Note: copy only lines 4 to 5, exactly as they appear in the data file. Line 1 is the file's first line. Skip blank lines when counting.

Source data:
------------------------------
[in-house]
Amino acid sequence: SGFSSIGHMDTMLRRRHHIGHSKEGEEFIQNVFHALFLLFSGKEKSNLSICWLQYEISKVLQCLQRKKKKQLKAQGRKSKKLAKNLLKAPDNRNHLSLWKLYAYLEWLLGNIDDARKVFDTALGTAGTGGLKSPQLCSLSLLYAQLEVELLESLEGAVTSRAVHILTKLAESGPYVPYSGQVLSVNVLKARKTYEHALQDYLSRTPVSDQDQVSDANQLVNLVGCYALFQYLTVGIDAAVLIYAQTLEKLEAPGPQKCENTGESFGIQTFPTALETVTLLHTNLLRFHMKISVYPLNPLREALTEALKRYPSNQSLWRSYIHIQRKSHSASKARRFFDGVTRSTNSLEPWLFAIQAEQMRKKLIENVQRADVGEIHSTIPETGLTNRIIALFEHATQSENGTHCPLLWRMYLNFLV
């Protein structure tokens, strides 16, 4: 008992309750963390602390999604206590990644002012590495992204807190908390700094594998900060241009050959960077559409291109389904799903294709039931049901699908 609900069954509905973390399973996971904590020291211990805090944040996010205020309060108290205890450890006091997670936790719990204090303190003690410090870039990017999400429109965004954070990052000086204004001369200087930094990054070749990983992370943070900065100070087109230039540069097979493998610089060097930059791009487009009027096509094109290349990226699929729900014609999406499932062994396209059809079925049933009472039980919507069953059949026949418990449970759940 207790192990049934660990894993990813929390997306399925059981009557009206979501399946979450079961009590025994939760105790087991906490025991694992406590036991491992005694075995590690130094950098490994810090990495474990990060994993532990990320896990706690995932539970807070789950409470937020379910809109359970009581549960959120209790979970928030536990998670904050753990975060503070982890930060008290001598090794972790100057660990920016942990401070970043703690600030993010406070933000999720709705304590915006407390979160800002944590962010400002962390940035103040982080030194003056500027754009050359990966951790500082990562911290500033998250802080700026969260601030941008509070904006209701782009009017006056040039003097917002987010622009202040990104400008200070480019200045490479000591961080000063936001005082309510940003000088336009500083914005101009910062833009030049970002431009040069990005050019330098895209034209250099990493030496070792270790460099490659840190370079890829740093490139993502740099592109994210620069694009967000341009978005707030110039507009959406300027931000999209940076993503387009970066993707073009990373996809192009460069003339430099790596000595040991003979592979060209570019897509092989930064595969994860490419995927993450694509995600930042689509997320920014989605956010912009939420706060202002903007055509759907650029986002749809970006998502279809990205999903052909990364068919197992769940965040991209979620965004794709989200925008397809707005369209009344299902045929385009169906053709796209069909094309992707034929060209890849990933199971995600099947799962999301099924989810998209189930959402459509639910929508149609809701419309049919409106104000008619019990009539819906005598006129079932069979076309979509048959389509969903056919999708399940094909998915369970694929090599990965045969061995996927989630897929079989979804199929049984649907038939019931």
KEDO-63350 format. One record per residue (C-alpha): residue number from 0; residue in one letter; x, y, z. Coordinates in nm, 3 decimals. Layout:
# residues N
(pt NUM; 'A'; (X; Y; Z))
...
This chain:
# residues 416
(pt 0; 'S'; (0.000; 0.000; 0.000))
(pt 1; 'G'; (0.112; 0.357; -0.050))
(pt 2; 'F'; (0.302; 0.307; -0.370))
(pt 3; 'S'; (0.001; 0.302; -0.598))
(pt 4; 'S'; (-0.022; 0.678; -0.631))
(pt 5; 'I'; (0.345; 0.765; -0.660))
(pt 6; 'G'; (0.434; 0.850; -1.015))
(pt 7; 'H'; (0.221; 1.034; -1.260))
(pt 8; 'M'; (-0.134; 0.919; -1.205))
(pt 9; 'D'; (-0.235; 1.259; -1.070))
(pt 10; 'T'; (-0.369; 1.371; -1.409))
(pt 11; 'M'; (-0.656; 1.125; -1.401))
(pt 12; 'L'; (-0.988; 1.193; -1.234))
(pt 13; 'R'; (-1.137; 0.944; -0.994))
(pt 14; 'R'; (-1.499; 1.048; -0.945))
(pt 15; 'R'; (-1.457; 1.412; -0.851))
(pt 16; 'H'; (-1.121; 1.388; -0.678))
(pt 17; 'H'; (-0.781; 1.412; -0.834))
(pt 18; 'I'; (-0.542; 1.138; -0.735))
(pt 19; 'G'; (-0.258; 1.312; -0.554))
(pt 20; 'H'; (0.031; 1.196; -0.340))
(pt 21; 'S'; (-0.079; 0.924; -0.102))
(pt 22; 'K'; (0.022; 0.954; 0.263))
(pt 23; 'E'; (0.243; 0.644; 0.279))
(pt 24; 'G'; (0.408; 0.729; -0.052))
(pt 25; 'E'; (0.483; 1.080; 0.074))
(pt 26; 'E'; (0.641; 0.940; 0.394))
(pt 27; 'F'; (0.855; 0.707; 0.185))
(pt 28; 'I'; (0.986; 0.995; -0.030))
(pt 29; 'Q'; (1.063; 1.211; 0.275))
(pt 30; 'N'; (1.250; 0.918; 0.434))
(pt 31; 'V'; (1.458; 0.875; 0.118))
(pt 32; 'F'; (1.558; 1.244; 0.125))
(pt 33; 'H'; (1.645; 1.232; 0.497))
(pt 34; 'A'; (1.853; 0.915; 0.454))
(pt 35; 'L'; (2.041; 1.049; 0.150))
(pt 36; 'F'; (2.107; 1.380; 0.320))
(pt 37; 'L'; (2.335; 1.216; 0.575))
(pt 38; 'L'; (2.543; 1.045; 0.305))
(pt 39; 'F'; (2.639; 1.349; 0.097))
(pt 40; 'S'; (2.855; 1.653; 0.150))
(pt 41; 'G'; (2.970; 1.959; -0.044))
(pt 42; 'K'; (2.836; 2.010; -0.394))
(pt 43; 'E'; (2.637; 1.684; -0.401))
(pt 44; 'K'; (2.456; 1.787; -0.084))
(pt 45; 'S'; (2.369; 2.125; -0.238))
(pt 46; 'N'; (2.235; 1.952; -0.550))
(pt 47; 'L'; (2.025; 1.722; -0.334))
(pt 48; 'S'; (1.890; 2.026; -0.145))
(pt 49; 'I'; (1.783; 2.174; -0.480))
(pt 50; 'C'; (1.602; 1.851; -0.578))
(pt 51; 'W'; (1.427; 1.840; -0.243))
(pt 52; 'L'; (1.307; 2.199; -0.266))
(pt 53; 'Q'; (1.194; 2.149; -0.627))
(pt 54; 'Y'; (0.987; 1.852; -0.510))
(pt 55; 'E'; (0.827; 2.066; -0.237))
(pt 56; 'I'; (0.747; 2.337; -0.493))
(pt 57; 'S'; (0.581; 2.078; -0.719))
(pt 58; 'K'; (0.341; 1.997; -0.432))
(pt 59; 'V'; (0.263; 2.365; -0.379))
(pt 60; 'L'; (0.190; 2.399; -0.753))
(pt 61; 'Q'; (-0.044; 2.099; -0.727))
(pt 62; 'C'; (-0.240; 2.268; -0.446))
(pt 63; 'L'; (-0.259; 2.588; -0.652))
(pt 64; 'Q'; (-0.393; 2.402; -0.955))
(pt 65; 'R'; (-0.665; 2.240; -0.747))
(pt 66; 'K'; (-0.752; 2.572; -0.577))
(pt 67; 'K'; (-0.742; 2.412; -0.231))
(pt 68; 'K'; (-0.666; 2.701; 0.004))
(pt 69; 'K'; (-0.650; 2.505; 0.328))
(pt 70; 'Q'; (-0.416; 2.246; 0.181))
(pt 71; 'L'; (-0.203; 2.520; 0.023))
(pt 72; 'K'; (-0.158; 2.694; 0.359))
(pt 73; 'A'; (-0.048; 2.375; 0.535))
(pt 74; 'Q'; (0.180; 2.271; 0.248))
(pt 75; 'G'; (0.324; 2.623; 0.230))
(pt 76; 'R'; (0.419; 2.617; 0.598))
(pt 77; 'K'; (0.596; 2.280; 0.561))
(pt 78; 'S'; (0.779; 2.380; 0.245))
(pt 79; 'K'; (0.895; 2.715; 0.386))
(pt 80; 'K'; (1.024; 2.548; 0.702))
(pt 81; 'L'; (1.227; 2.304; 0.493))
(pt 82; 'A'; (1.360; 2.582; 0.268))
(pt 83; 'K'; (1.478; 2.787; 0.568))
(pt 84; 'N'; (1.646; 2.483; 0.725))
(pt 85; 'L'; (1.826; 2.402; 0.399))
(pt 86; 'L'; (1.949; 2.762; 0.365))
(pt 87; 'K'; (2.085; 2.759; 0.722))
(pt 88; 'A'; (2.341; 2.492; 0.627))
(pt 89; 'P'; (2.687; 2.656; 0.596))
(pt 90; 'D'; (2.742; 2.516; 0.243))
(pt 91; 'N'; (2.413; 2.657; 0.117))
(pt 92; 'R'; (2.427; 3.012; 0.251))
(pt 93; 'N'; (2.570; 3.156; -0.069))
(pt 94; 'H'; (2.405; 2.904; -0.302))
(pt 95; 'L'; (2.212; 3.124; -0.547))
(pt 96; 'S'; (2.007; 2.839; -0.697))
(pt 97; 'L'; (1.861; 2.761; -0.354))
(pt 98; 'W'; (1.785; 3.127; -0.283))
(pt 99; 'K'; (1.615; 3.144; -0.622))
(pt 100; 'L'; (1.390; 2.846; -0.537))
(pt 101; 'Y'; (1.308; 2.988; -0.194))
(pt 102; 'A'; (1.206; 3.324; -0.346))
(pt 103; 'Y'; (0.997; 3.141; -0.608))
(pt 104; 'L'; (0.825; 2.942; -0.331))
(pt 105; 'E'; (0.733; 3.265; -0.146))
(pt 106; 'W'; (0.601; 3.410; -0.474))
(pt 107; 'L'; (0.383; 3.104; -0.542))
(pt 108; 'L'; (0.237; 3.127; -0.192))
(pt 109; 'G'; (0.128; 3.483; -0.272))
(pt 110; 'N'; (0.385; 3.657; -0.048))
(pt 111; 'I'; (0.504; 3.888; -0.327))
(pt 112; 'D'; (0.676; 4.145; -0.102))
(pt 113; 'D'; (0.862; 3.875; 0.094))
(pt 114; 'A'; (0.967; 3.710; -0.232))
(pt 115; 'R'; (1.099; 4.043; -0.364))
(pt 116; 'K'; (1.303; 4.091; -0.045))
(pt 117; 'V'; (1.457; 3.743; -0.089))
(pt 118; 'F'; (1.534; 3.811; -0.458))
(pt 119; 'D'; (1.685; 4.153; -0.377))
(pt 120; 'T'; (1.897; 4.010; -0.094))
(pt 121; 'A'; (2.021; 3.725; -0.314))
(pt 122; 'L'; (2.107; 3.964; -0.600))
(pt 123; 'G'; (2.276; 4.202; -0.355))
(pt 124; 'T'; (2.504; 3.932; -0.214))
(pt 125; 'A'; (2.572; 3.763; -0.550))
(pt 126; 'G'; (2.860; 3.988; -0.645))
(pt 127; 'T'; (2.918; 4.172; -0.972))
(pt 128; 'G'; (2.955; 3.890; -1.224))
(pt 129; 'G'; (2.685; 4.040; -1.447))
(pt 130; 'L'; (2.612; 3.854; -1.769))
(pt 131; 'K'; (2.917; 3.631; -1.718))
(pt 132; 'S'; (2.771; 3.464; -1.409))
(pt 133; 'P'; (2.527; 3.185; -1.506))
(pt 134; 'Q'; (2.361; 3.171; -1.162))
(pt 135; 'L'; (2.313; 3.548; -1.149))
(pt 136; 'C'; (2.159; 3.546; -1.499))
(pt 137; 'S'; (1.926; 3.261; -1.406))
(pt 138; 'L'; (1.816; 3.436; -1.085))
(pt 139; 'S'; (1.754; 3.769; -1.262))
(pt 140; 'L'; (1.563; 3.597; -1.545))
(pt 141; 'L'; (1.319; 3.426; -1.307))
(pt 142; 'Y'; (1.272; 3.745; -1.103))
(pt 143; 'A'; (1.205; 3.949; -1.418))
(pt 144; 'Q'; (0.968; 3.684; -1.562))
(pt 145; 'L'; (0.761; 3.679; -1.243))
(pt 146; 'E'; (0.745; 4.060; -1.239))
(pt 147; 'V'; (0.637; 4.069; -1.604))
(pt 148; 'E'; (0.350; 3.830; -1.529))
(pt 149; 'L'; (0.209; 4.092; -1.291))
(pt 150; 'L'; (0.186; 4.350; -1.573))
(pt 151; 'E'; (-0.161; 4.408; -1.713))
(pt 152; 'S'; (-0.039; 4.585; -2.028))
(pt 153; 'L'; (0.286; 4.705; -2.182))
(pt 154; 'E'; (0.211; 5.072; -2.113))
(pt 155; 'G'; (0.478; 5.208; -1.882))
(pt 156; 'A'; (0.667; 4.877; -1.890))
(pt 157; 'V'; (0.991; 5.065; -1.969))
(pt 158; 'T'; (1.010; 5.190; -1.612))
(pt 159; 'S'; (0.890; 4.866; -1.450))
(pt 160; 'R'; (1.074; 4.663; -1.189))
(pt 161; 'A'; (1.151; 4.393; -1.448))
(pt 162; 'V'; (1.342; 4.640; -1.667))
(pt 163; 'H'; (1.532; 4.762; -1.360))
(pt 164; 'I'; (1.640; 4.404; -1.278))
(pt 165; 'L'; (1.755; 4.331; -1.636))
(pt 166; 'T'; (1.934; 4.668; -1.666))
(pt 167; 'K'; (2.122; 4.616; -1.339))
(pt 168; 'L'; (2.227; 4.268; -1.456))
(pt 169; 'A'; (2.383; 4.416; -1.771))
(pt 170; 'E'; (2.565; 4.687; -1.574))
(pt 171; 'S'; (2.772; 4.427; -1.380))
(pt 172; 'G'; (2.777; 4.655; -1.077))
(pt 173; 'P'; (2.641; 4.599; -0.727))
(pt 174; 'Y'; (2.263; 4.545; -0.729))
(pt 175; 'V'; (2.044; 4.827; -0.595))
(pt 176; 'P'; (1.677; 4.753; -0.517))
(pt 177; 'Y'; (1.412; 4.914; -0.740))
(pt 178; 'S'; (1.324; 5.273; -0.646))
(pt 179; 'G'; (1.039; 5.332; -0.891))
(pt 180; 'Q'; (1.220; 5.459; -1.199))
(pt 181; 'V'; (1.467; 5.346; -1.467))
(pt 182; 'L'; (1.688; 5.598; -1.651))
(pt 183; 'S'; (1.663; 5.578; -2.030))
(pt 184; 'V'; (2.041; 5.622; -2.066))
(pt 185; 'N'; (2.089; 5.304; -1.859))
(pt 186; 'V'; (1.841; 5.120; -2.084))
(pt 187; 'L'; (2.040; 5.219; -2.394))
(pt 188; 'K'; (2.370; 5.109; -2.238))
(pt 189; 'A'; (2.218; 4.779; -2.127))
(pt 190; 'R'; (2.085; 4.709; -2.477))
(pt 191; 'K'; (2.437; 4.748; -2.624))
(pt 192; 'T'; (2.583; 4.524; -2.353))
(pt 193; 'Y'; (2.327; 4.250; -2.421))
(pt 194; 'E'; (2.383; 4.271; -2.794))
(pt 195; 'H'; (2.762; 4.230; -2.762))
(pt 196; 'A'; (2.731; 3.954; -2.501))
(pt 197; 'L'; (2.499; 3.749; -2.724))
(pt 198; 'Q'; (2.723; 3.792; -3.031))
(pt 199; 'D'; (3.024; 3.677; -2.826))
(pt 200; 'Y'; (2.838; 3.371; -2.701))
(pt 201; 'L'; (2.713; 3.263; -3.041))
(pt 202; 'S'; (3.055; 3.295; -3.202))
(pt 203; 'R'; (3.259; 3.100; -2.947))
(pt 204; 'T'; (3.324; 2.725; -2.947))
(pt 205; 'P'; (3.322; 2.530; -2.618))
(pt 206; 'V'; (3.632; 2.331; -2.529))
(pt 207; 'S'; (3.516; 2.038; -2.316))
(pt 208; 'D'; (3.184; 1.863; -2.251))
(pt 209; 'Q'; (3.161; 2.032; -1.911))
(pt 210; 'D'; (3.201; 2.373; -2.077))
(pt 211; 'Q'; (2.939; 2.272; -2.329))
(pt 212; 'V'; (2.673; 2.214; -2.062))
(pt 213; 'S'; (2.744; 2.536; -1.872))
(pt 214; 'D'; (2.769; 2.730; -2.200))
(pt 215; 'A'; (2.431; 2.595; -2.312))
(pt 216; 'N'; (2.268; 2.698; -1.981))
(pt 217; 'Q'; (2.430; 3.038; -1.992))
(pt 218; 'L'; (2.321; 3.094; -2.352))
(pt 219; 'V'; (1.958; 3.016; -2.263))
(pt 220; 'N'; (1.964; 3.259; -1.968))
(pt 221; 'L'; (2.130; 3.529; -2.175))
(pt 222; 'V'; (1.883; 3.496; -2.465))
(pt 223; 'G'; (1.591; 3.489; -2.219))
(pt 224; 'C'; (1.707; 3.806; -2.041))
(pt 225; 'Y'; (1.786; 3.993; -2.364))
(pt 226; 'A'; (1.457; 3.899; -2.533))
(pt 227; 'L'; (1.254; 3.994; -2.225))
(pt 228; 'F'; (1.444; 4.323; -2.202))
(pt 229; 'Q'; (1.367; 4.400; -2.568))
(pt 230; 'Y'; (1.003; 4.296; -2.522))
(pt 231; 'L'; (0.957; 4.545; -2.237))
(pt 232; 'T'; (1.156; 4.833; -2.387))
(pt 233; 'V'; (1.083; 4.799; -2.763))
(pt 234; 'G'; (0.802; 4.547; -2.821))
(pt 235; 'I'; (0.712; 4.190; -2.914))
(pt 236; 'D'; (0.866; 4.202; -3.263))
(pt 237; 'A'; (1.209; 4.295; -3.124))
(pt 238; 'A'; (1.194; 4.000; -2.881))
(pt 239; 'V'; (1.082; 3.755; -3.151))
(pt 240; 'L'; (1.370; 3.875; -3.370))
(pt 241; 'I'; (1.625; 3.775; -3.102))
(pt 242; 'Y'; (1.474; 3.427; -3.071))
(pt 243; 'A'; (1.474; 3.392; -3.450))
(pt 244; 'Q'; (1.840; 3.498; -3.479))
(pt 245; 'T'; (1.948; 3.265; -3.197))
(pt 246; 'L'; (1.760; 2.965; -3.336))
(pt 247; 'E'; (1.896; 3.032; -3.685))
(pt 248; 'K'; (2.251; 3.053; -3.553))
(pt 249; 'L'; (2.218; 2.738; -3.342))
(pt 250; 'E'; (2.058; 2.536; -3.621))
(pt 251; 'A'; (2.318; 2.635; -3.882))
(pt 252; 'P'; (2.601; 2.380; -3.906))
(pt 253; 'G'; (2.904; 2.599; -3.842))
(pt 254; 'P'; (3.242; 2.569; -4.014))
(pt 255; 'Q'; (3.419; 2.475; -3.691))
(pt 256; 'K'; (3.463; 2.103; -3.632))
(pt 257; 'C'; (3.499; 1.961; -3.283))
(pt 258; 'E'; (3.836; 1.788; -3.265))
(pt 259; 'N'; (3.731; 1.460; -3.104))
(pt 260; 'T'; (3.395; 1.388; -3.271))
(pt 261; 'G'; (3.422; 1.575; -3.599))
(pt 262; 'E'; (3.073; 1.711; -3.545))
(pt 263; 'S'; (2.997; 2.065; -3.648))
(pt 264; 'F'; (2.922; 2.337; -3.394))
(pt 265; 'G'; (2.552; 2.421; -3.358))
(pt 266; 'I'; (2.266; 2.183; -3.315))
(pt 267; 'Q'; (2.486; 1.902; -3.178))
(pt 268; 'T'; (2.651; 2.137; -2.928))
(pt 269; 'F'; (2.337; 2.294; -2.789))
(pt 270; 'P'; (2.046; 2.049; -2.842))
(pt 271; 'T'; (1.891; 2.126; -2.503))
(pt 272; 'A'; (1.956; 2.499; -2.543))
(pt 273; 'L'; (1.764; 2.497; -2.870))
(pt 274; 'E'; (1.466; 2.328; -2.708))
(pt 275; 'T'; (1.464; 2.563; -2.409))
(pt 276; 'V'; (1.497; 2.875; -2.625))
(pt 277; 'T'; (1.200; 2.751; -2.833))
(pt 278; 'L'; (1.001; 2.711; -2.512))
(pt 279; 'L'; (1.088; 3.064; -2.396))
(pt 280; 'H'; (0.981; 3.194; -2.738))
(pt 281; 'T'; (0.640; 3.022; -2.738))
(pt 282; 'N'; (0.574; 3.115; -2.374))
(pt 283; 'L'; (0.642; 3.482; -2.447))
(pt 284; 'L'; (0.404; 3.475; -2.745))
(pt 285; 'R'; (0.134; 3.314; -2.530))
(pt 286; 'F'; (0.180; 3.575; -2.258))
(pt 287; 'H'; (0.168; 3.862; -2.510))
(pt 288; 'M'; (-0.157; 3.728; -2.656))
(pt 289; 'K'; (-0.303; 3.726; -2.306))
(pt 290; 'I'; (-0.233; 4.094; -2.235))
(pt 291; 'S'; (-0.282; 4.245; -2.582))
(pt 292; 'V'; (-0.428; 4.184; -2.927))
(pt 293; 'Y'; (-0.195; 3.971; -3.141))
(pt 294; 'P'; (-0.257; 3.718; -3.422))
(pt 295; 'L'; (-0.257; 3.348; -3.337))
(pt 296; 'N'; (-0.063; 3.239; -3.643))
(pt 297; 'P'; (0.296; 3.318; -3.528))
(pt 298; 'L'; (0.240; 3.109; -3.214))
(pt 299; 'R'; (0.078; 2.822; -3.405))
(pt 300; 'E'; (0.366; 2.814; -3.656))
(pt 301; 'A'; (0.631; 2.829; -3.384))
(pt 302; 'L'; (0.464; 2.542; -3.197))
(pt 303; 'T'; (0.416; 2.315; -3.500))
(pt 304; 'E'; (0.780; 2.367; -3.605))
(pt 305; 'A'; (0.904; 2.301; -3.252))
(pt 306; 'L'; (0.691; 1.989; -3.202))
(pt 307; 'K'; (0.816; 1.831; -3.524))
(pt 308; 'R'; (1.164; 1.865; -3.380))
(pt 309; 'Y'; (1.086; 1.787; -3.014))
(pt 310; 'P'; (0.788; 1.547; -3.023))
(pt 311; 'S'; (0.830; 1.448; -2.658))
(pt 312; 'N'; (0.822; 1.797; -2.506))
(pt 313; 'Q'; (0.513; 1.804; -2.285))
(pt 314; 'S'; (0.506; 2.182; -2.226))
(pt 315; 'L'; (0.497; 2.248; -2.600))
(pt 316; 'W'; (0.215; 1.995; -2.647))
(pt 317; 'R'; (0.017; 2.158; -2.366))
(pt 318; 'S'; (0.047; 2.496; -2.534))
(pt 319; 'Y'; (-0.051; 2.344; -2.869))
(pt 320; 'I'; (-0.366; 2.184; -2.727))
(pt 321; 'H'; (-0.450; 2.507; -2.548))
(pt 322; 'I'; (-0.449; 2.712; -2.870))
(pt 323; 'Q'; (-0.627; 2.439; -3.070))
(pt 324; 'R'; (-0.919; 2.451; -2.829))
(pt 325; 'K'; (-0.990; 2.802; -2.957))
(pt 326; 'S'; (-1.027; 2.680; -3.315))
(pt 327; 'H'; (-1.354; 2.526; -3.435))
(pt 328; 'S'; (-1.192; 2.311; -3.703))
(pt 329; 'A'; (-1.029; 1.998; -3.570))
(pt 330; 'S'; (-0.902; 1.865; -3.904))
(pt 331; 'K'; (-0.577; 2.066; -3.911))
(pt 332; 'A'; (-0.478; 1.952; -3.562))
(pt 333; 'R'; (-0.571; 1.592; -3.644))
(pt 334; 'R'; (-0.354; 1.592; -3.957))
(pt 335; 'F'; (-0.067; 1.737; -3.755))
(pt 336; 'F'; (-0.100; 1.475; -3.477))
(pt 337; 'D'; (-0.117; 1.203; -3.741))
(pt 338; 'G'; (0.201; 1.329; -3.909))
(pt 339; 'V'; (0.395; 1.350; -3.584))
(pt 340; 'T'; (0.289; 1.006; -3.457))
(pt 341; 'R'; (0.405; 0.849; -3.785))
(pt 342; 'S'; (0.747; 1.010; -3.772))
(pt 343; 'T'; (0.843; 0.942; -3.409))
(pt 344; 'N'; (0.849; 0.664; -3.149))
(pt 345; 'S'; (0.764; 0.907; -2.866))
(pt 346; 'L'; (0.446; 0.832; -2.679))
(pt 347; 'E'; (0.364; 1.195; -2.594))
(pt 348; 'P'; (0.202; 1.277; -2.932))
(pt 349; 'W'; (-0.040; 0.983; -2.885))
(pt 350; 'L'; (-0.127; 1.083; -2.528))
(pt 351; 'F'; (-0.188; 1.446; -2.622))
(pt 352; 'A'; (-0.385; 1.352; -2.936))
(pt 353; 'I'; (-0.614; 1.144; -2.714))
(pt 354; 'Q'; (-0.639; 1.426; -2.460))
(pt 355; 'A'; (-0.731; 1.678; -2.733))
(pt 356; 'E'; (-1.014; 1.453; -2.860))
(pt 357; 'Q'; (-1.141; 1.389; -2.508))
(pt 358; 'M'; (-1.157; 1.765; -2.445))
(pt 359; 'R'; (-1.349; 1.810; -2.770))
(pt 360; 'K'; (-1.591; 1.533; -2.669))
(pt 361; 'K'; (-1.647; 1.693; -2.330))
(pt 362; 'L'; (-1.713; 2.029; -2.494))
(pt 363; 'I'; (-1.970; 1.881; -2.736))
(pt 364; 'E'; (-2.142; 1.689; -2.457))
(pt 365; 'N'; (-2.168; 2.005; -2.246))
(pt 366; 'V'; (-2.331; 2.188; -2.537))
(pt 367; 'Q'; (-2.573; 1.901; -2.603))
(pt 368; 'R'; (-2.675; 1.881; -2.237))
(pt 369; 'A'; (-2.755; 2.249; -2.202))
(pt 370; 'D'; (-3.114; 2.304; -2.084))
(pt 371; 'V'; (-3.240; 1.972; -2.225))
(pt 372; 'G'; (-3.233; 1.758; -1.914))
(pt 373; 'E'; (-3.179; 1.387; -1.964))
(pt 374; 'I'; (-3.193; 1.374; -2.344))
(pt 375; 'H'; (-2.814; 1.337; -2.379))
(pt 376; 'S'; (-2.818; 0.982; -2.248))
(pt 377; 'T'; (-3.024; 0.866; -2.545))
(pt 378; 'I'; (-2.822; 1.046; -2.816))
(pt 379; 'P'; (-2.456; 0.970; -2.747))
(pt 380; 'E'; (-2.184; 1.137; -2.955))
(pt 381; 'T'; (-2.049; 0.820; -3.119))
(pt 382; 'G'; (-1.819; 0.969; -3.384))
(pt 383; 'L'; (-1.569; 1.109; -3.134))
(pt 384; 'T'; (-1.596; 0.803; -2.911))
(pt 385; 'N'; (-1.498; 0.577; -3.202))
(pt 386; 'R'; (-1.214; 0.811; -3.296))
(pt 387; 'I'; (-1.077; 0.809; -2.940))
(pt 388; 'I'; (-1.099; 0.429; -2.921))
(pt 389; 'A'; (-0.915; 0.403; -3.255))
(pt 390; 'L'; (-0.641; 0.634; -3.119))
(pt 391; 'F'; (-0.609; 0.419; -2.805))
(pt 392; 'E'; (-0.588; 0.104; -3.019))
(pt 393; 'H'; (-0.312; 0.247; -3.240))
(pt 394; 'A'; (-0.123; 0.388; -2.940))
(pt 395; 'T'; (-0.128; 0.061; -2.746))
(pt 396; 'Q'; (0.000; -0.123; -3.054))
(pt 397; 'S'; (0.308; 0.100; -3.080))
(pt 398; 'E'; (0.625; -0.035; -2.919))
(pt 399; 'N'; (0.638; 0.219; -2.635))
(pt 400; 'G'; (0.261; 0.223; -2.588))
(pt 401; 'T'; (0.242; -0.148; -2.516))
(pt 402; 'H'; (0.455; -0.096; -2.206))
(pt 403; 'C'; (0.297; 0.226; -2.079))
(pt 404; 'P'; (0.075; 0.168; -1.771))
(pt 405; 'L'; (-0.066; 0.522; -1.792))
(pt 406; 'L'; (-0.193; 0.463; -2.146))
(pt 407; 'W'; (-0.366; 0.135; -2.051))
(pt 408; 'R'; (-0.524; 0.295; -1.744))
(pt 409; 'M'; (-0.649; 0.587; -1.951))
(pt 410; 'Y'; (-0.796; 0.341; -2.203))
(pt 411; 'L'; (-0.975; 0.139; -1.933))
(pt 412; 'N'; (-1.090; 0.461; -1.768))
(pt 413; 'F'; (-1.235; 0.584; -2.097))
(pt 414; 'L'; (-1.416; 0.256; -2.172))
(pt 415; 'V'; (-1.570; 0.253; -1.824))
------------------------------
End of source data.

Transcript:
KEDO-63350 format. One record per residue (C-alpha): residue number from 0; residue in one letter; x, y, z. Coordinates in nm, 3 decimals. Layout:
# residues N